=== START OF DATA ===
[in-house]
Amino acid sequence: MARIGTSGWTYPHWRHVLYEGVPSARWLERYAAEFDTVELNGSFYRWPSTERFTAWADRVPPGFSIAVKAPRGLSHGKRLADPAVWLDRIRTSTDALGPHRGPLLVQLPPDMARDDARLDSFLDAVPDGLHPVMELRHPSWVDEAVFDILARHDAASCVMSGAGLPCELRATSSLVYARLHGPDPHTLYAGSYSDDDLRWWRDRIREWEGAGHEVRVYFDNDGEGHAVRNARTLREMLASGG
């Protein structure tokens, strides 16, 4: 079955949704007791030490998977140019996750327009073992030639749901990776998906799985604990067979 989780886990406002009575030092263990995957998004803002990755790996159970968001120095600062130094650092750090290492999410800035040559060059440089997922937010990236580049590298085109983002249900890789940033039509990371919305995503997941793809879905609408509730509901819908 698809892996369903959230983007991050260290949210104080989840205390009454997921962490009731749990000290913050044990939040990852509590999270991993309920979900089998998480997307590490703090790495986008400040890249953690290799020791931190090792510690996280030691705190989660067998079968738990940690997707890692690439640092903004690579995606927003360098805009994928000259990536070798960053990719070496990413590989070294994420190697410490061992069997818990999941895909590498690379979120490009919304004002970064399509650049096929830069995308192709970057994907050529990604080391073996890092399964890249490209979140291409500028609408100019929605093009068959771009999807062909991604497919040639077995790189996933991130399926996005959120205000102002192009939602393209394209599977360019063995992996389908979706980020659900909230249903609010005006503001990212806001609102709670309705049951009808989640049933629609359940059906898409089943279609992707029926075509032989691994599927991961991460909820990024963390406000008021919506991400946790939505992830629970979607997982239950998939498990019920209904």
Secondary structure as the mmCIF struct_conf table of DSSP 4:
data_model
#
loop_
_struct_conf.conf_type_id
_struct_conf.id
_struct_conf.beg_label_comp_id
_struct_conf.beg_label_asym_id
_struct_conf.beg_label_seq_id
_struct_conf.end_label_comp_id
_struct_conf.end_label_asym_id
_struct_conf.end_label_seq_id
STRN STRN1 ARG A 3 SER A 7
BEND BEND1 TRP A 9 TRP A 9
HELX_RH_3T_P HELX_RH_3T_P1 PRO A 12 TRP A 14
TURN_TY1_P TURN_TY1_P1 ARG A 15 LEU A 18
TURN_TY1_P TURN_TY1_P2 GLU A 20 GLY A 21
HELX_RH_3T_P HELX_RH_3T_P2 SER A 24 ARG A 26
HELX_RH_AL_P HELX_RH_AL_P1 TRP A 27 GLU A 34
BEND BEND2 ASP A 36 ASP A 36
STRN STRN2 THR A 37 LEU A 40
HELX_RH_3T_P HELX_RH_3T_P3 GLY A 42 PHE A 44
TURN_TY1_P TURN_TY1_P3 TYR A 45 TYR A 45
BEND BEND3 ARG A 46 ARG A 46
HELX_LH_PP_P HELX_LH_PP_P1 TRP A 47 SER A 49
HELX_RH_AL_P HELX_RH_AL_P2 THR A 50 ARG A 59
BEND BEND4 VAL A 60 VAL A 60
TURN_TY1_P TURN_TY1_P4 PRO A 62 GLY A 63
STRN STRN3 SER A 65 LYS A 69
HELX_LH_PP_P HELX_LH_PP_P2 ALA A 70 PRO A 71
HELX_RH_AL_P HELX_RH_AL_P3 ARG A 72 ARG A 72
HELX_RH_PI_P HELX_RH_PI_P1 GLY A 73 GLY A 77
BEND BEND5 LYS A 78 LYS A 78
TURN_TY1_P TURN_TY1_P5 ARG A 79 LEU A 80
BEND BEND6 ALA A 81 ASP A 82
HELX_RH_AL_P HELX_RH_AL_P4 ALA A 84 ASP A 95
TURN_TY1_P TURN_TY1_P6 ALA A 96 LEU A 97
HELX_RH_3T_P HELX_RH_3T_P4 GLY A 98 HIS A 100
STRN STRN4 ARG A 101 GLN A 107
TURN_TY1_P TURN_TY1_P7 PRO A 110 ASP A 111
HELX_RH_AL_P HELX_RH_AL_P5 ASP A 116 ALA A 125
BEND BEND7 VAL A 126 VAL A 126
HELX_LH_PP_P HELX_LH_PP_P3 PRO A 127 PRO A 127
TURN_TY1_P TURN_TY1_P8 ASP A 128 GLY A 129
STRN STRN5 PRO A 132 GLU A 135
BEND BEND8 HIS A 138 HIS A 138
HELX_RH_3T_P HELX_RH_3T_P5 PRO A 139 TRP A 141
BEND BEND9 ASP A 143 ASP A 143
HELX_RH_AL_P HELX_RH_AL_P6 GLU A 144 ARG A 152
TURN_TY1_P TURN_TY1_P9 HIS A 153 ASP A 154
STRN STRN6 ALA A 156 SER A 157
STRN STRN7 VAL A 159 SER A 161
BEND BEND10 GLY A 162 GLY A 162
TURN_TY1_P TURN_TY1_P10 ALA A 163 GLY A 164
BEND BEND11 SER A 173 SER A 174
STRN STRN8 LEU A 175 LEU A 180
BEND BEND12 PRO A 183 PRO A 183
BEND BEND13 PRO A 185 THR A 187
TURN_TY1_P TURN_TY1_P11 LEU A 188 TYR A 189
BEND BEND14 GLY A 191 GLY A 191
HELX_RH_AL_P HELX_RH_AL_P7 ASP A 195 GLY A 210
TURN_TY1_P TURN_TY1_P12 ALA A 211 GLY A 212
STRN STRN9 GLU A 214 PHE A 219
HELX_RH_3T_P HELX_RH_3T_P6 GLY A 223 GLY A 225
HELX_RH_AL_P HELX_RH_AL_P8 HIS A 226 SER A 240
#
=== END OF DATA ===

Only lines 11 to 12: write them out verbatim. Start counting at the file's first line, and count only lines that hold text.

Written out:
_struct_conf.beg_label_asym_id
_struct_conf.beg_label_seq_id